Catholic Culture Podcasts
Catholic Culture Podcasts
Move to: Previous Day | Next Day

Ordinary Time: August 6th

Feast of the Transfiguration of the Lord

Other Commemorations: St. Anna Maria Rubatto, religious (RM)


August 06, 2021 (Readings on USCCB website)


O God, who in the glorious Transfiguration of your Only Begotten Son confirmed the mysteries of faith by the witness of the Fathers and wonderfully prefigured our full adoption to sonship, grant, we pray, to your servants, that, listening to the voice of your beloved Son, we may merit to become co-heirs with him. Who lives and reigns with you in the unity of the Holy Spirit, God, for ever and ever.


Recipes (7)


Activities (3)


Prayers (4)


Library (2)


Blog & Podcasts (7)

» Enjoy our Liturgical Seasons series of e-books!

This feast became widespread in the West in the 11th century and was introduced into the Roman calendar in 1457 to commemorate the victory over Islam in Belgrade. Before that, the Transfiguration of the Lord was celebrated in the Syrian, Byzantine, and Coptic rites. The Transfiguration foretells the glory of the Lord as God, and His Ascension into heaven. It anticipates the glory of heaven, where we shall see God face to face. Through grace, we already share in the divine promise of eternal life.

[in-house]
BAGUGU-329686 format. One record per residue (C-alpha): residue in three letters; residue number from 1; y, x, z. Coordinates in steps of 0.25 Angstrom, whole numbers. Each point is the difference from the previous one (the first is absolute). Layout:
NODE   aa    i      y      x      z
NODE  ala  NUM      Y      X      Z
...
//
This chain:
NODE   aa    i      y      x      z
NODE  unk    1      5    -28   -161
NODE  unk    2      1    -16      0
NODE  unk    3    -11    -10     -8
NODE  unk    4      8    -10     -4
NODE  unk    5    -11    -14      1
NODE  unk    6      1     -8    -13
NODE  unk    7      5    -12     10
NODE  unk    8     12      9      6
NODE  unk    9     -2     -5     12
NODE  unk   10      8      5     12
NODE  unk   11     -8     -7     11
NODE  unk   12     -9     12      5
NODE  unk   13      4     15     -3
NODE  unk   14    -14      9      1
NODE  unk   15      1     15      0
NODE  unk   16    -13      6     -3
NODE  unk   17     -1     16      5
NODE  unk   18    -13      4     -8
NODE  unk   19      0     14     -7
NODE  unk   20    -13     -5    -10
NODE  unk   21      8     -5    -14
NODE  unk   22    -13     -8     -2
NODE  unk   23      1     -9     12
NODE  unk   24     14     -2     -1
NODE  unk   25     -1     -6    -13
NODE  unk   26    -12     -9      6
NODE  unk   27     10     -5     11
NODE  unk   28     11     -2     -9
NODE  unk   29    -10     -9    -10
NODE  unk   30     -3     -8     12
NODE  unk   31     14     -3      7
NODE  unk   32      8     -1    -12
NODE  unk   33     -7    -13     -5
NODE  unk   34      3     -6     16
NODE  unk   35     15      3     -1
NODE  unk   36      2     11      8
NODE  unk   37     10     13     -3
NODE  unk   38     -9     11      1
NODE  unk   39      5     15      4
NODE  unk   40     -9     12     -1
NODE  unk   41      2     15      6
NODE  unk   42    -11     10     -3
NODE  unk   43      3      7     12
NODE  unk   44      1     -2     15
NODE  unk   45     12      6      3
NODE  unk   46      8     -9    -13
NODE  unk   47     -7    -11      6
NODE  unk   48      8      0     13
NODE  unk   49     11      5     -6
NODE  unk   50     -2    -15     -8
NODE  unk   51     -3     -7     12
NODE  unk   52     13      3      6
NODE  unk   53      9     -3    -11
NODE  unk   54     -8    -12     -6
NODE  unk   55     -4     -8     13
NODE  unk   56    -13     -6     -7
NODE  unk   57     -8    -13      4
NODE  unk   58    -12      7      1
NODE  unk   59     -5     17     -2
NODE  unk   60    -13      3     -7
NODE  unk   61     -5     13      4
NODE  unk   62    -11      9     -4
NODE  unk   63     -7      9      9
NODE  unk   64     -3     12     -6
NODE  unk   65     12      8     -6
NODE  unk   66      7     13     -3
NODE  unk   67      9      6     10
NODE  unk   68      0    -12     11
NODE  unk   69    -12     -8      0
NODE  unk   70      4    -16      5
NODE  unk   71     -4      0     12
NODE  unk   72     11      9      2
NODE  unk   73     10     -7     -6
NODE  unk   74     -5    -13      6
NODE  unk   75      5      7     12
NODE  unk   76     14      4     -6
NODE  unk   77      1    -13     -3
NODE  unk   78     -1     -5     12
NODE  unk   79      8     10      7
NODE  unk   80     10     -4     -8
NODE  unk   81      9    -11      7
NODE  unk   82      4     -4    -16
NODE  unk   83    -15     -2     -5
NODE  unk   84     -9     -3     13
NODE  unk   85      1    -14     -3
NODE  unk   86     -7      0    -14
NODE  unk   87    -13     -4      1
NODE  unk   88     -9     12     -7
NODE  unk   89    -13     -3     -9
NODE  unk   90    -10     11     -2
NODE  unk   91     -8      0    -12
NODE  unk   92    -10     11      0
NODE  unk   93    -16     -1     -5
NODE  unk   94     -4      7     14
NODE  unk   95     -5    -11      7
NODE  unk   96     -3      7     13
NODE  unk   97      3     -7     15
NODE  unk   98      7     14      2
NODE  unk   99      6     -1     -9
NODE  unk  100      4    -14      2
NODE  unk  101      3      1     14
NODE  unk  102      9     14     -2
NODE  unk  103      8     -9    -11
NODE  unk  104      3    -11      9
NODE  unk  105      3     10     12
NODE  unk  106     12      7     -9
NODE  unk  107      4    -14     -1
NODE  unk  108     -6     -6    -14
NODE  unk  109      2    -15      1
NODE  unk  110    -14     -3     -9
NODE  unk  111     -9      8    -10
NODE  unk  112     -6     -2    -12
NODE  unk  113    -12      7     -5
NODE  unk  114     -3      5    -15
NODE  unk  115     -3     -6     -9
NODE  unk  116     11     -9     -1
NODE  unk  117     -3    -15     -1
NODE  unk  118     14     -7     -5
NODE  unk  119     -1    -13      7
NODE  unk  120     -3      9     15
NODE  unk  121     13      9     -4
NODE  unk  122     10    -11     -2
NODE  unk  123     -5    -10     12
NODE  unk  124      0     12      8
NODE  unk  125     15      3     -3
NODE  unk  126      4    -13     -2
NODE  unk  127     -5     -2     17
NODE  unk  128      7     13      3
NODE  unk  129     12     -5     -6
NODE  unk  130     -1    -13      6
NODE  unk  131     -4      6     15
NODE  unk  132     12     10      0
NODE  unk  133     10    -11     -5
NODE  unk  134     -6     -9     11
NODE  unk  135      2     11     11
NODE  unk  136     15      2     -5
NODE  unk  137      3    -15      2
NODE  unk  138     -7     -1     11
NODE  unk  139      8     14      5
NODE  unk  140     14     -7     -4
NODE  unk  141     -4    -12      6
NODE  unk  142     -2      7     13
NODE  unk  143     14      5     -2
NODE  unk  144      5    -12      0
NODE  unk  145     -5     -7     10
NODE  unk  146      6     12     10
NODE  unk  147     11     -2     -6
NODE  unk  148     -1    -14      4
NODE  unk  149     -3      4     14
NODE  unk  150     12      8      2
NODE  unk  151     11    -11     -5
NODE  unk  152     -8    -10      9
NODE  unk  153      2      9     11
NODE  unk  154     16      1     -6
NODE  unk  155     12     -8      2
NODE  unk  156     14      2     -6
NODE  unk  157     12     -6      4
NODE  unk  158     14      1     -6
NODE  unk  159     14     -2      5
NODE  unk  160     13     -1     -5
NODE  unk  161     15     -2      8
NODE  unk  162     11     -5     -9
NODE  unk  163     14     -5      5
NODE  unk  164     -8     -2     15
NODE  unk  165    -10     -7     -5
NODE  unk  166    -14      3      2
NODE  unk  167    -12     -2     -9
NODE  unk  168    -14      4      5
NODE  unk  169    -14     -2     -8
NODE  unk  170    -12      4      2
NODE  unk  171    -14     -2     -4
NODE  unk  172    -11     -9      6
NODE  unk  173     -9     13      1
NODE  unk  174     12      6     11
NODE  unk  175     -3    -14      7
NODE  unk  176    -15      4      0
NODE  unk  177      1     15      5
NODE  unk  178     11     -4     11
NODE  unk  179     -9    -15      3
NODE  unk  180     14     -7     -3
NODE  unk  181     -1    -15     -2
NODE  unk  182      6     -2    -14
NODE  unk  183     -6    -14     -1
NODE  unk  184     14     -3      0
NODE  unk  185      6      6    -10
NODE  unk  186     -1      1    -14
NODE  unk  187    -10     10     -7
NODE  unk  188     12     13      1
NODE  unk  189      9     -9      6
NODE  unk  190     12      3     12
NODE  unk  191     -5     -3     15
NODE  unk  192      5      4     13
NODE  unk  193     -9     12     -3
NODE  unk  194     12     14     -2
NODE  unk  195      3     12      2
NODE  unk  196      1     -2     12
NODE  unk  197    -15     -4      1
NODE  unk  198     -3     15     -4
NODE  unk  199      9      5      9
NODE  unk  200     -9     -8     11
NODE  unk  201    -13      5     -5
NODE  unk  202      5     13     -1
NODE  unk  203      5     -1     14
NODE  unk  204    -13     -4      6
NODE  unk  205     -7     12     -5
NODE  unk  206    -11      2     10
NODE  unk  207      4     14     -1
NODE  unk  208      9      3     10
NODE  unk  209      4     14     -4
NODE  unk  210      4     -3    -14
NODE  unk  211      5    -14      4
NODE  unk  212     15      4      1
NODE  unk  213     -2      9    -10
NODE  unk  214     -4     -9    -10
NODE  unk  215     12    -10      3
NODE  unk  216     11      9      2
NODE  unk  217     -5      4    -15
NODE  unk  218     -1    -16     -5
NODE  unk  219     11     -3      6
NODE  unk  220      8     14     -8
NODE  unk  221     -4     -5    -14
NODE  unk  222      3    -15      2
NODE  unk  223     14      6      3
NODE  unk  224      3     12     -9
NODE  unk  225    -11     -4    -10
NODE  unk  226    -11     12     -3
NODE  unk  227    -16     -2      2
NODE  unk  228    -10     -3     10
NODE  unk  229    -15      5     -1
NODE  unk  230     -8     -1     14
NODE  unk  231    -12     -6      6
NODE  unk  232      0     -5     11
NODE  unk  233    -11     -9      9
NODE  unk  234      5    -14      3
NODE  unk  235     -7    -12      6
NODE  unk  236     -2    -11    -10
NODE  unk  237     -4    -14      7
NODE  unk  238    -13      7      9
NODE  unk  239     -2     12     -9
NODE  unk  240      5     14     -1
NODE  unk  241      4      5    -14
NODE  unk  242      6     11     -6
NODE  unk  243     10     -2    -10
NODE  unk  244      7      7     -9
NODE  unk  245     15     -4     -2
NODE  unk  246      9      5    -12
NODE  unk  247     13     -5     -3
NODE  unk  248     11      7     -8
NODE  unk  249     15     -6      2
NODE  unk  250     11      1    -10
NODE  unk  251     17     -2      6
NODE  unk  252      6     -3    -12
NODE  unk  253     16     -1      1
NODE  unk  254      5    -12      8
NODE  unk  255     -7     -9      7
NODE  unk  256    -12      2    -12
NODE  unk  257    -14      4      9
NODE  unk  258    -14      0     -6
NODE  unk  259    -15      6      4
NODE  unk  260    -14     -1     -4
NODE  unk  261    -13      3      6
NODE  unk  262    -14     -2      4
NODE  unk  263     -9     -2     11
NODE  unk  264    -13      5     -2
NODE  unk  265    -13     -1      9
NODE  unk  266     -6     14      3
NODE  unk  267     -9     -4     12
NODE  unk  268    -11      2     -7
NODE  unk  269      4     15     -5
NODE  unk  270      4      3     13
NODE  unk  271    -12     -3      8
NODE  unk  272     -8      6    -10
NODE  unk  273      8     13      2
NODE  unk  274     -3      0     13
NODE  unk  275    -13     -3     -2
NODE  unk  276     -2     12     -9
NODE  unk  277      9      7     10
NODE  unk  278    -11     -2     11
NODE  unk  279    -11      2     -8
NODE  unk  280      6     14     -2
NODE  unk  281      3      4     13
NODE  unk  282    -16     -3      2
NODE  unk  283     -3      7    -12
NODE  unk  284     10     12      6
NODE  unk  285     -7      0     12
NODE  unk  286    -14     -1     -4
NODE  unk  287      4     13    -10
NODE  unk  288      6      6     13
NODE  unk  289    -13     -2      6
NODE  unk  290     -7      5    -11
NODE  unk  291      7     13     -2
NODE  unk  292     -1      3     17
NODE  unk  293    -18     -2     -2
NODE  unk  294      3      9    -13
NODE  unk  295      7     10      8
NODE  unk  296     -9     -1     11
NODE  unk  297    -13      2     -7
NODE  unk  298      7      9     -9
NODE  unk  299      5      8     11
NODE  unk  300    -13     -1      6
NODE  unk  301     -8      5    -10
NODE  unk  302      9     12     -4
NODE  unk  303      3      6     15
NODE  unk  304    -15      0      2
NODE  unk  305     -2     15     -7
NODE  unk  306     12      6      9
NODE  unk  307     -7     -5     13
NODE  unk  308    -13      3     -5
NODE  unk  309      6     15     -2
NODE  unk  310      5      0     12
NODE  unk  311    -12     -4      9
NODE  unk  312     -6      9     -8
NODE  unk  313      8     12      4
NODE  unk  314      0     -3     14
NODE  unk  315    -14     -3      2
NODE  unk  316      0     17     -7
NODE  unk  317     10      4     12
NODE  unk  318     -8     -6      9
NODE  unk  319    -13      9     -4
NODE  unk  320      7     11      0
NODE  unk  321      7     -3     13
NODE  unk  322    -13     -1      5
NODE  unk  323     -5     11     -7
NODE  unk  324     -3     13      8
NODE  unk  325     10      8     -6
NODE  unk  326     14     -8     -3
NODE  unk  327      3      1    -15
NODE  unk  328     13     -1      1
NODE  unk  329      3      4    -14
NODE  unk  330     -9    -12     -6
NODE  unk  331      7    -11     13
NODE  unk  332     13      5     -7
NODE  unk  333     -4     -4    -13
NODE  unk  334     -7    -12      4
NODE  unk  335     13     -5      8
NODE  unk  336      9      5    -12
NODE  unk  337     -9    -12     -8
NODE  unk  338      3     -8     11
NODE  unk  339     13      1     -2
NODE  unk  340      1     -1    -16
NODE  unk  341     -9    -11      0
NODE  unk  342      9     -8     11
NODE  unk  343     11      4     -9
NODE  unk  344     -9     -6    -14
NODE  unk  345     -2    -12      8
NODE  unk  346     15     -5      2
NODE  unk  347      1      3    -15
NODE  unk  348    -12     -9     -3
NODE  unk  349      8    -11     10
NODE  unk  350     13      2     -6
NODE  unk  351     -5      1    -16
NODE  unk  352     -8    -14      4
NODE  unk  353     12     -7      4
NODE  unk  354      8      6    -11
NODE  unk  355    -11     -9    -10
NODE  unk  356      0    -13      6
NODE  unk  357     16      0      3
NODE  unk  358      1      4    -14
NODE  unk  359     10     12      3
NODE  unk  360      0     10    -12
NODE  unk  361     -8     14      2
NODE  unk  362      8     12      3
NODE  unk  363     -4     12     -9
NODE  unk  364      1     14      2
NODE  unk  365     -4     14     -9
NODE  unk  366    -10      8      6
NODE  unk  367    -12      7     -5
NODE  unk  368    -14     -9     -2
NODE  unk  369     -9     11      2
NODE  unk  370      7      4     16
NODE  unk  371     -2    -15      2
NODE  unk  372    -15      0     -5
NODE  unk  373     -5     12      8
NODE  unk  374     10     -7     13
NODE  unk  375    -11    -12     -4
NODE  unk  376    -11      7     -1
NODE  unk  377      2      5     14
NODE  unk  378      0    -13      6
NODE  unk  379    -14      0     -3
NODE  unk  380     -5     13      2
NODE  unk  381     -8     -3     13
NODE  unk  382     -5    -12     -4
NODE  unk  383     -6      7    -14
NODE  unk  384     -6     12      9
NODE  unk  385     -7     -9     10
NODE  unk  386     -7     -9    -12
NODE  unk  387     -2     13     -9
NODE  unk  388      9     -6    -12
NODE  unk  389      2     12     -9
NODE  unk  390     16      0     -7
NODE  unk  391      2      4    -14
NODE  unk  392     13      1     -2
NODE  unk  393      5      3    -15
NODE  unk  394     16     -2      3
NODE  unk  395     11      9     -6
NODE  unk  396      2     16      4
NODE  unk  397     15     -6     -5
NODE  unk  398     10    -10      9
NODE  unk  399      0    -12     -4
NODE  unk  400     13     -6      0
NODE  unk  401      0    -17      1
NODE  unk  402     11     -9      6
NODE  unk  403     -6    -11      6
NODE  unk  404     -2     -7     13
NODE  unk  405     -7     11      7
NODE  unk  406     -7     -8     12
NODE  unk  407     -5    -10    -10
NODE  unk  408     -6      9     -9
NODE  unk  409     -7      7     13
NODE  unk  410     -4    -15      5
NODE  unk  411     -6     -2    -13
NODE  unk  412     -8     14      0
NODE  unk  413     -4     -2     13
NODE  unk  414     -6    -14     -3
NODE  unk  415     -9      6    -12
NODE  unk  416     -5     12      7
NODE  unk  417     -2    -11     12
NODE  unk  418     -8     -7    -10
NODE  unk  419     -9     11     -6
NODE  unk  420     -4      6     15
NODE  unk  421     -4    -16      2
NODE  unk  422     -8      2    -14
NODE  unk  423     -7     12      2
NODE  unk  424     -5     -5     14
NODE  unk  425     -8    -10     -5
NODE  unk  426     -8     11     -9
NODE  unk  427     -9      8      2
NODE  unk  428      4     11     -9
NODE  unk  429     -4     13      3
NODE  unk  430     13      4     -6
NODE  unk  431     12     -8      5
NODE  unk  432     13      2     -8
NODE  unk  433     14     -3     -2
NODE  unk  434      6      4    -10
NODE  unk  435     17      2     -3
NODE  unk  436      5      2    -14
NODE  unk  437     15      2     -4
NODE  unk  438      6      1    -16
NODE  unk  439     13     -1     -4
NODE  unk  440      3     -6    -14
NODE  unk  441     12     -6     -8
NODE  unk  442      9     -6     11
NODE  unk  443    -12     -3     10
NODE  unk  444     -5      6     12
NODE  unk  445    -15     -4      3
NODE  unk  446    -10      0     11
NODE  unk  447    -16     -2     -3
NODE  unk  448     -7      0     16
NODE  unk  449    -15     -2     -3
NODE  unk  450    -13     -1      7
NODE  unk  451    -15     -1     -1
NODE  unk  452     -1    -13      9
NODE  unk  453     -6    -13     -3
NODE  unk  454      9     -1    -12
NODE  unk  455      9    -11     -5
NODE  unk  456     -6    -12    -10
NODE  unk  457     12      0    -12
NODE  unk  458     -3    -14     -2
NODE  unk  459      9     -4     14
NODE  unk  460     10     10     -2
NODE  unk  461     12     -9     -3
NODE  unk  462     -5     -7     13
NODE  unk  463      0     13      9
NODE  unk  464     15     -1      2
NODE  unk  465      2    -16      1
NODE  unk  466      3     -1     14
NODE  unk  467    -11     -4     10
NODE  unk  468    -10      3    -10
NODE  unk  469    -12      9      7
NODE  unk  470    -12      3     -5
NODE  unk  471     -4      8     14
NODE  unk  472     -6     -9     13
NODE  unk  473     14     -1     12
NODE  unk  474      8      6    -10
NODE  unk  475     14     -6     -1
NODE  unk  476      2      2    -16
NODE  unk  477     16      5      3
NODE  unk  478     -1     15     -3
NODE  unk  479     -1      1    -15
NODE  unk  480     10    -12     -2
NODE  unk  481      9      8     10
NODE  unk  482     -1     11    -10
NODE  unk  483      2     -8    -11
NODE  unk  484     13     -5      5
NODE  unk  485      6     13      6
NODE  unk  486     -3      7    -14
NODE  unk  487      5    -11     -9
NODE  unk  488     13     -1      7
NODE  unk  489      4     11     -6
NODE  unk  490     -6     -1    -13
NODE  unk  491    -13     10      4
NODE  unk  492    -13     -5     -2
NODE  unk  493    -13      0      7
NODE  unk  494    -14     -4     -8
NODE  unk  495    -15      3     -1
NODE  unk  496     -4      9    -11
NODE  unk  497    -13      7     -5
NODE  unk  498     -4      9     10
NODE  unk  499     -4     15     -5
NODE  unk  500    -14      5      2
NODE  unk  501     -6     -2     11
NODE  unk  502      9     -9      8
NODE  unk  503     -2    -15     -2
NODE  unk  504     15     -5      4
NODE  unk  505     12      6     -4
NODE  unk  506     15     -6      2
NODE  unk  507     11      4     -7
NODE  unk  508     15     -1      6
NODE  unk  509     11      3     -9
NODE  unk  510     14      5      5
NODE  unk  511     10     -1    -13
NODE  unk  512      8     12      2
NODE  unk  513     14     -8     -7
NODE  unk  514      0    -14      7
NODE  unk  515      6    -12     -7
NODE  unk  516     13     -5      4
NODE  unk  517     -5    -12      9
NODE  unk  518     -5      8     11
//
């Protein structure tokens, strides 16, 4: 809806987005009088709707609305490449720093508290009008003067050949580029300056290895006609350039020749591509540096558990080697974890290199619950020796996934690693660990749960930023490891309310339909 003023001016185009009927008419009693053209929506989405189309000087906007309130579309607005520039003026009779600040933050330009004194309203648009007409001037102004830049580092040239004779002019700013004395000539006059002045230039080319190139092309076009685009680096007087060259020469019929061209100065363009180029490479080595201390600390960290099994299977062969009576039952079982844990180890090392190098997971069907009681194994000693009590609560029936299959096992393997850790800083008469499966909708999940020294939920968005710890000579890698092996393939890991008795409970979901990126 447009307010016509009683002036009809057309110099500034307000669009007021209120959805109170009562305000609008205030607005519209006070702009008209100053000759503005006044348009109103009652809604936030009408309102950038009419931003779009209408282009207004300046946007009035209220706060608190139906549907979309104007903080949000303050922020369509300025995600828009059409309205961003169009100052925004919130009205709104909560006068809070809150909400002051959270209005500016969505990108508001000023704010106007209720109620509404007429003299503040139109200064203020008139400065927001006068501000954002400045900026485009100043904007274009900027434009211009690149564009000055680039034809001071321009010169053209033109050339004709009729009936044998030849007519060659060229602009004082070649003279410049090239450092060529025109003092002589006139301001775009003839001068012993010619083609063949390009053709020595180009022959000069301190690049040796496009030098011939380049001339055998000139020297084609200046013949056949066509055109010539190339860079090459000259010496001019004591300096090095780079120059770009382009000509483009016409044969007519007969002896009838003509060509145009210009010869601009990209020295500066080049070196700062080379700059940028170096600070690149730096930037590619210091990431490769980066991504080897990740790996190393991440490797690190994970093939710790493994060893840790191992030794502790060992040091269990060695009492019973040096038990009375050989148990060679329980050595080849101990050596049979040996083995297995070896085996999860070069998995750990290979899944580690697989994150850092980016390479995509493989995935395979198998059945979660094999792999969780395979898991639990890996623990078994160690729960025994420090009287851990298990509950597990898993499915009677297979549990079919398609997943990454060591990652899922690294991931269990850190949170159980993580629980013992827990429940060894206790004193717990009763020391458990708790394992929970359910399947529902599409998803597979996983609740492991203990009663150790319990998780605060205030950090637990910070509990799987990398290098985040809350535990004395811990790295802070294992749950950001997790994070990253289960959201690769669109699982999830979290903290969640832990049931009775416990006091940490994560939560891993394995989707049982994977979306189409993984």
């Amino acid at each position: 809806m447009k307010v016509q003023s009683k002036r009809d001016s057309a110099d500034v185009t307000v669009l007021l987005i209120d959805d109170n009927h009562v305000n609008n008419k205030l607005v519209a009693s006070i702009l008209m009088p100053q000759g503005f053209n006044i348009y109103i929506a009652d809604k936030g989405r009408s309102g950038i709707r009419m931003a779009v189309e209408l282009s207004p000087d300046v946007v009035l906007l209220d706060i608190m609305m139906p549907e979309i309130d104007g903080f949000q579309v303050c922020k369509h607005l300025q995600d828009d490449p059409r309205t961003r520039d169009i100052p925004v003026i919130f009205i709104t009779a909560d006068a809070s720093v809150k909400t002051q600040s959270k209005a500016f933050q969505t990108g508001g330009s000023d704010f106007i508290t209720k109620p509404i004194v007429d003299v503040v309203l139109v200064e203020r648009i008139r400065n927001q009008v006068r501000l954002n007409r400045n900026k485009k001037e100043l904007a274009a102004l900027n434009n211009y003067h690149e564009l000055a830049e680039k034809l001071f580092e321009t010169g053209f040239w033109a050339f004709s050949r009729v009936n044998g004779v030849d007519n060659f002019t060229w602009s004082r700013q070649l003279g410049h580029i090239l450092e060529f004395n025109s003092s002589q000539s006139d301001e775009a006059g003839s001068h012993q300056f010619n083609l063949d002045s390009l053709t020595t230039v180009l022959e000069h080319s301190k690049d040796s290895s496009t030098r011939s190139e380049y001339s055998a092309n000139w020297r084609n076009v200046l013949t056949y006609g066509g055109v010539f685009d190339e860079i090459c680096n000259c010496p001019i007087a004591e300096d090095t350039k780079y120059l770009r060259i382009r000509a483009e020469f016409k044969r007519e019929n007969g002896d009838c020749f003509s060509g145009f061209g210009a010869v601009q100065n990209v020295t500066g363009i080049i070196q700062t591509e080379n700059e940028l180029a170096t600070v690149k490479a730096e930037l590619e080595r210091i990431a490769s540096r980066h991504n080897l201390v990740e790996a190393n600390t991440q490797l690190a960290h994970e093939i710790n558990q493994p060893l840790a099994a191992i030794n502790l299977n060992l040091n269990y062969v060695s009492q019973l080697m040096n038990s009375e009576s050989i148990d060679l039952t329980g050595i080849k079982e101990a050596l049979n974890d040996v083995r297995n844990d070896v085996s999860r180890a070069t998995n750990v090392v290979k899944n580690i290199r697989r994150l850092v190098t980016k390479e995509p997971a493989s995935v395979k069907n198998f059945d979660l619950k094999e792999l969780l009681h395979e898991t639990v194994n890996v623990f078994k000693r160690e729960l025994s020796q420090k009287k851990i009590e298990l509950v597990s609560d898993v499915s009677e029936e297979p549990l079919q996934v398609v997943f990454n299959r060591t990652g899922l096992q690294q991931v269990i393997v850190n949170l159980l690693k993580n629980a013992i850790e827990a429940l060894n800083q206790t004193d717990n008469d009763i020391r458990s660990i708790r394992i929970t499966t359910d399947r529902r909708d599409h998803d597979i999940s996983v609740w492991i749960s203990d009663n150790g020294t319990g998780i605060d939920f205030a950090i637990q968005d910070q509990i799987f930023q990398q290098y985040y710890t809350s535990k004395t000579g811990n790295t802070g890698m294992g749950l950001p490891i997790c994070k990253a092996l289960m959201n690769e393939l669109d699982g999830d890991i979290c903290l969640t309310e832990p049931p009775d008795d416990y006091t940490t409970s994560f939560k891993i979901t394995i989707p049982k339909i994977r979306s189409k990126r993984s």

In addition to the Feast of the Transfiguration, today in the previous calendar (1962) is also the commemoration Sts. Sixtus II and Felicissimus & Agapitus who were martyred during the persecution of Valerian.

The Transfiguration
Our divine Redeemer, being in Galilee about a year before His sacred Passion, took with him St. Peter and the two sons of Zebedee, Sts. James and John, and led them to a retired mountain. Tradition assures us that this was Mount Thabor, which is exceedingly high and beautiful, and was anciently covered with green trees and shrubs, and was very fruitful. It rises something like a sugar-loaf, in a vast plain in the middle of Galilee. This was the place in which the Man-God appeared in His glory.

Whilst Jesus prayed, he suffered that glory which was always due to his sacred humility, and of which, for our sake, He deprived it, to diffuse a ray over His whole body. His face was altered and shone as the sun, and his garments became white as snow. Moses and Elias were seen by the three apostles in his company on this occasion, and were heard discoursing with him of the death which he was to suffer in Jerusalem.